As anticipated, HUD recently issued its proposed rule defining a qualified mortgage (QM) for HUD insured and guaranteed single family mortgages. Under the proposed rule, published in the Federal Register on Monday, Title II single family mortgages that do not meet the points and fees requirement under the CFPB’s general QM definition will not be eligible for insurance under the National Housing Act (not including HECMs).
Keeping in line with the CFPB’s QM definition, HUD’s proposed rule defines both a safe harbor QM and a rebuttable presumption QM. Further, as stated above, HUD’s QM definition also adopts the points and fees limitation scale from the CFPB’s final rule.
The significant departure from the CFPB’s definition is the way in which HUD differentiates the APR dividing line between safe harbor and rebuttable presumption QMs. Under HUD’s proposed rule, for a Title II single family loan to be a safe harbor QM, the loan must have an APR that does not exceed the average prime offer rate (APOR) for a comparable mortgage, as of the date the interest rate is set, by more than the combined annual mortgage insurance premium (MIP) and 115 basis points for a first-lien mortgage. QM loans with higher APRs would qualify for the rebuttable presumption. In contrast, under the CFPB’s approach to QMs, a first-lien loan must have an APR that is lower than 1.5 percentage points over the APOR to fall within the safe harbor. By basing the APR cap for safe harbor loans on a combination of basis points plus annual MIP, the proposed rule alleviates concerns over the premiums kicking APR for many loans above the safe harbor cap under the CFPB’s approach to QMs.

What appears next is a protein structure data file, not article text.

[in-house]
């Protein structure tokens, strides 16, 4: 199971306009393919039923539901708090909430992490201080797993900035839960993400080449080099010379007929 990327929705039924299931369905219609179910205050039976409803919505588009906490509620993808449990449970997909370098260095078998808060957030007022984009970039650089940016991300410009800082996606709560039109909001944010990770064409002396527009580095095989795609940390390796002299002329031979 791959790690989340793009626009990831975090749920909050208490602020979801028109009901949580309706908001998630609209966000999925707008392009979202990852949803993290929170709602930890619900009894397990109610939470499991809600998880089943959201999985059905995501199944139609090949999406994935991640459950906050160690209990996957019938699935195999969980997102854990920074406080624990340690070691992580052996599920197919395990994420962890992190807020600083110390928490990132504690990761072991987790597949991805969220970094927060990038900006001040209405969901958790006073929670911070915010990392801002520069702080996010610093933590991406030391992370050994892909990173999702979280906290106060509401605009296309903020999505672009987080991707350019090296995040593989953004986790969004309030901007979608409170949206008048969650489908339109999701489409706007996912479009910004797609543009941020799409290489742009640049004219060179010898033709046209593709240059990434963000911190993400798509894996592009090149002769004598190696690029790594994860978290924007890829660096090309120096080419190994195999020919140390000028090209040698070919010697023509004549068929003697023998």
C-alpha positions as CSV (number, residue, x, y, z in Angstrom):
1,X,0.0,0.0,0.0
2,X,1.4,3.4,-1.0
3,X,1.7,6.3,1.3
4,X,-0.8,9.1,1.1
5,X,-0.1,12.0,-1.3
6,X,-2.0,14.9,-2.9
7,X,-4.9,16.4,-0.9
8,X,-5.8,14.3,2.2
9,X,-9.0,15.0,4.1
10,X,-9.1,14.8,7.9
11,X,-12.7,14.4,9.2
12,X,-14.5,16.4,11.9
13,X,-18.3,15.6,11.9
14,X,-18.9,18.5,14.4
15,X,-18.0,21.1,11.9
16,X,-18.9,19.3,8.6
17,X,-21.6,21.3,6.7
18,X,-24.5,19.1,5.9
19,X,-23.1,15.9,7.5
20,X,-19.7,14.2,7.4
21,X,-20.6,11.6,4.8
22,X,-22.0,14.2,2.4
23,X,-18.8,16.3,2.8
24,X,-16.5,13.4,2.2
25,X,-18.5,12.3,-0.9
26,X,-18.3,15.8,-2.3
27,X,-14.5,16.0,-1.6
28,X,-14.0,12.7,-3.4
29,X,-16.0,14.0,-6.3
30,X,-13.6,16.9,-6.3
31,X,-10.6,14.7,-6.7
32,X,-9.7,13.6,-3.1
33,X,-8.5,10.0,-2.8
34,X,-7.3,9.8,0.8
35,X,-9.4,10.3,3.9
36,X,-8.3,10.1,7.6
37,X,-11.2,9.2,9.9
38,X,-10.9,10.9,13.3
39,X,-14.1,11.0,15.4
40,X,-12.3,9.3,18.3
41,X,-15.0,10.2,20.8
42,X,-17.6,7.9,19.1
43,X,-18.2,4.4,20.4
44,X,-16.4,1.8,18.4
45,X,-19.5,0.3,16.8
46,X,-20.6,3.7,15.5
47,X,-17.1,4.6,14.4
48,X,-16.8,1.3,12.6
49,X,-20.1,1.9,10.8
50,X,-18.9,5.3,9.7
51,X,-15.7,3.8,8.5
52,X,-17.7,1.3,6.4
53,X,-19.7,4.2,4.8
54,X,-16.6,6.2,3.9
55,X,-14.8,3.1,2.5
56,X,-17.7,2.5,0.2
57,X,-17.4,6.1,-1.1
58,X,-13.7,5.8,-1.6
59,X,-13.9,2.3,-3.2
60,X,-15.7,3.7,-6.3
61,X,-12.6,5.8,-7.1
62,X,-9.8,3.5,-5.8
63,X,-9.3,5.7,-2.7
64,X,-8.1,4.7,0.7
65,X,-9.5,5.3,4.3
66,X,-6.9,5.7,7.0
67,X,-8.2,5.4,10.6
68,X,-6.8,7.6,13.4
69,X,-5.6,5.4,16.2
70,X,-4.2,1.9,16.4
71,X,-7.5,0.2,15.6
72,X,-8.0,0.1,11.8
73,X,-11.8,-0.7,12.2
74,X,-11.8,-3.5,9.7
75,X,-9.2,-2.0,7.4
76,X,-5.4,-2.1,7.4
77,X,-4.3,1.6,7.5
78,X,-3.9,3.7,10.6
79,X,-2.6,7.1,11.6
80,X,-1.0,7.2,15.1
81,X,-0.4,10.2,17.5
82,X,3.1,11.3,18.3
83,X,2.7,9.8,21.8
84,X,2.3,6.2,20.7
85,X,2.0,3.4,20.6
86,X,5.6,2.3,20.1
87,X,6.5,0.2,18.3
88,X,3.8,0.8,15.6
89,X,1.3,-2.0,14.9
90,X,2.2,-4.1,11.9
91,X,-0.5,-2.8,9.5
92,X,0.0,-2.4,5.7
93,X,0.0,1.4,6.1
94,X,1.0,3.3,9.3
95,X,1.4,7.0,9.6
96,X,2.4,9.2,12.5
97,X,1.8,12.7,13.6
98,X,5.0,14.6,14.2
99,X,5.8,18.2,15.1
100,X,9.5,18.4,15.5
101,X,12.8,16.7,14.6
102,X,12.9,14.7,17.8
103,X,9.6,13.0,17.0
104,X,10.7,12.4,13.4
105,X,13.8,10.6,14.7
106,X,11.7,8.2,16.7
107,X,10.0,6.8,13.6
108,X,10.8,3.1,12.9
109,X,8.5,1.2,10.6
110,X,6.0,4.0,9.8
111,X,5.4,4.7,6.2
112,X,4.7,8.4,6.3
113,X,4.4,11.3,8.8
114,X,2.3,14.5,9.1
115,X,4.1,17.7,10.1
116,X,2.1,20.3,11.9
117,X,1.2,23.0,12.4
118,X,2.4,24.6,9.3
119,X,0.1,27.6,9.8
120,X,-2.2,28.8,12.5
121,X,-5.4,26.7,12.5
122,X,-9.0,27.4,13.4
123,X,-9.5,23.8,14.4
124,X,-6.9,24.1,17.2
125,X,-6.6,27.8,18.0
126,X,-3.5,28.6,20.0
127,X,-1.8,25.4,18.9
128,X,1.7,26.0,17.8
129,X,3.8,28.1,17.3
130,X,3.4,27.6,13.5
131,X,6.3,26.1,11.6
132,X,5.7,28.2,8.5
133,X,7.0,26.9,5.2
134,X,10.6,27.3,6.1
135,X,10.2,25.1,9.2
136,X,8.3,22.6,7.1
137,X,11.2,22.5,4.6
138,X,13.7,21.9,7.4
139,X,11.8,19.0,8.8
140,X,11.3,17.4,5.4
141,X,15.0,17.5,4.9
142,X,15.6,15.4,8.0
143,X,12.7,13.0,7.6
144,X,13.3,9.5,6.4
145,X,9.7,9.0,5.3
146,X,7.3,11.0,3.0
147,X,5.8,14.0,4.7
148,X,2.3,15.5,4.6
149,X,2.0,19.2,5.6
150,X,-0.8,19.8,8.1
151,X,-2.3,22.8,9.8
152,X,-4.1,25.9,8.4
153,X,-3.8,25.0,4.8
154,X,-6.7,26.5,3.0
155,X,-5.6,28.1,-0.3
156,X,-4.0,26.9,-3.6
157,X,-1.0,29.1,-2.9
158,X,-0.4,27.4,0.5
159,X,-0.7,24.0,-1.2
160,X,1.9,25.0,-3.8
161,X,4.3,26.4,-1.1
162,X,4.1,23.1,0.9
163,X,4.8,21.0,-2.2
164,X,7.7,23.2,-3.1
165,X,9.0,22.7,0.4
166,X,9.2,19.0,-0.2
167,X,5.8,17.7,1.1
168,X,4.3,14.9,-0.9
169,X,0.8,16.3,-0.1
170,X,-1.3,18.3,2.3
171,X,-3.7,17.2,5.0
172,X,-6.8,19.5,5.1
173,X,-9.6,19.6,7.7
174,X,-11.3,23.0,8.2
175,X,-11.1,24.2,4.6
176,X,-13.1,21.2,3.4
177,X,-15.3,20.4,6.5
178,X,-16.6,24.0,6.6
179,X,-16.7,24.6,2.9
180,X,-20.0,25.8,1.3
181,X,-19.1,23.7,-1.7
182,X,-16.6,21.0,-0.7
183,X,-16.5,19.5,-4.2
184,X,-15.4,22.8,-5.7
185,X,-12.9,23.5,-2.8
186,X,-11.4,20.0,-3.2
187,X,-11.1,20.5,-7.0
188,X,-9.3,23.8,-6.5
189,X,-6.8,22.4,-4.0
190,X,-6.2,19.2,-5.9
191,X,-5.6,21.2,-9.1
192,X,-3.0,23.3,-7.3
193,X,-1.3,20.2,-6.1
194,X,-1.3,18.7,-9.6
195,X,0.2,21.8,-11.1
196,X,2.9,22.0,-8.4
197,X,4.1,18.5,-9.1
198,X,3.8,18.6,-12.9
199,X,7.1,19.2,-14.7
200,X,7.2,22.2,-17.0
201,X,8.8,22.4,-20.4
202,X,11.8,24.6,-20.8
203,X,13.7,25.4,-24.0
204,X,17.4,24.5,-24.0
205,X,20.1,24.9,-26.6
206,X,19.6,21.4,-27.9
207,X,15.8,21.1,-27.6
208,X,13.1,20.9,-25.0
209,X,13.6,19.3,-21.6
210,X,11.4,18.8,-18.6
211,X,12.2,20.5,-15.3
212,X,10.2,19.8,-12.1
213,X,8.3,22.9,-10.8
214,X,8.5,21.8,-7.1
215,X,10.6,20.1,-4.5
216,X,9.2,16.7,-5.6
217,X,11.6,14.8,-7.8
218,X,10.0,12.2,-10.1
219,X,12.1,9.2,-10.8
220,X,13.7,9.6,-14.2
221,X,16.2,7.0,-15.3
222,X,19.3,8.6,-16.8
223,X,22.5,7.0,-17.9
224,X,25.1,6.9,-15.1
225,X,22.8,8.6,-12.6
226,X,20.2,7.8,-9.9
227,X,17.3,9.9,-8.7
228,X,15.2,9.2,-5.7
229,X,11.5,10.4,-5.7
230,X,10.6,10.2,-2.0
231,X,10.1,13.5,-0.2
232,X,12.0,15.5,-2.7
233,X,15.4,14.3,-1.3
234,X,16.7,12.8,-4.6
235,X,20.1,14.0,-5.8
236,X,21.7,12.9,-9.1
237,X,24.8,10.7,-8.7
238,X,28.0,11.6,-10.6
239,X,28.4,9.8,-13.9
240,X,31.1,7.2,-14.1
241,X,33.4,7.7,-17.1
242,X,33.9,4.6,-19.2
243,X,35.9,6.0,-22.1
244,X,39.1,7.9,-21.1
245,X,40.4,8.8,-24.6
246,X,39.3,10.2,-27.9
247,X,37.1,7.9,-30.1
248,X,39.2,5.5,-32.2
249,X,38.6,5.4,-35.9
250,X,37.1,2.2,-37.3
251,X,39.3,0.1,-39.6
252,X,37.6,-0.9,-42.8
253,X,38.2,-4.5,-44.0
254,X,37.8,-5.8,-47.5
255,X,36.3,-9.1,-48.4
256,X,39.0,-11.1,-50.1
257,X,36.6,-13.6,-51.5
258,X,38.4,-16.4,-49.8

Apparently HUD believes that on average the annual MIP will add approximately 135 basis points to the APR. Effectively, the proposal would permit on average an FHA loan with an APR no more than 2.5 percentage points above the APOR to fall within the safe harbor. However, based on complexities associated with calculating the safe harbor based on a combination of basis points plus the annual MIP, the industry may well request HUD to adopt a simpler approach that uses a single percentage point amount, such as 2.5 percentage points, and not a combination of basis points and the annual MIP.
The proposed rule also designates Title I (home improvement loans), Section 184 (Indian housing loans), and Section 184A (Native Hawaiian housing loans) insured mortgages and guaranteed loans, covered by the rulemaking, to be safe harbor qualified mortgages.
Please note that HUD has provided a short, 30-day comment period for the proposed rule. Comments are due on or before October 30th.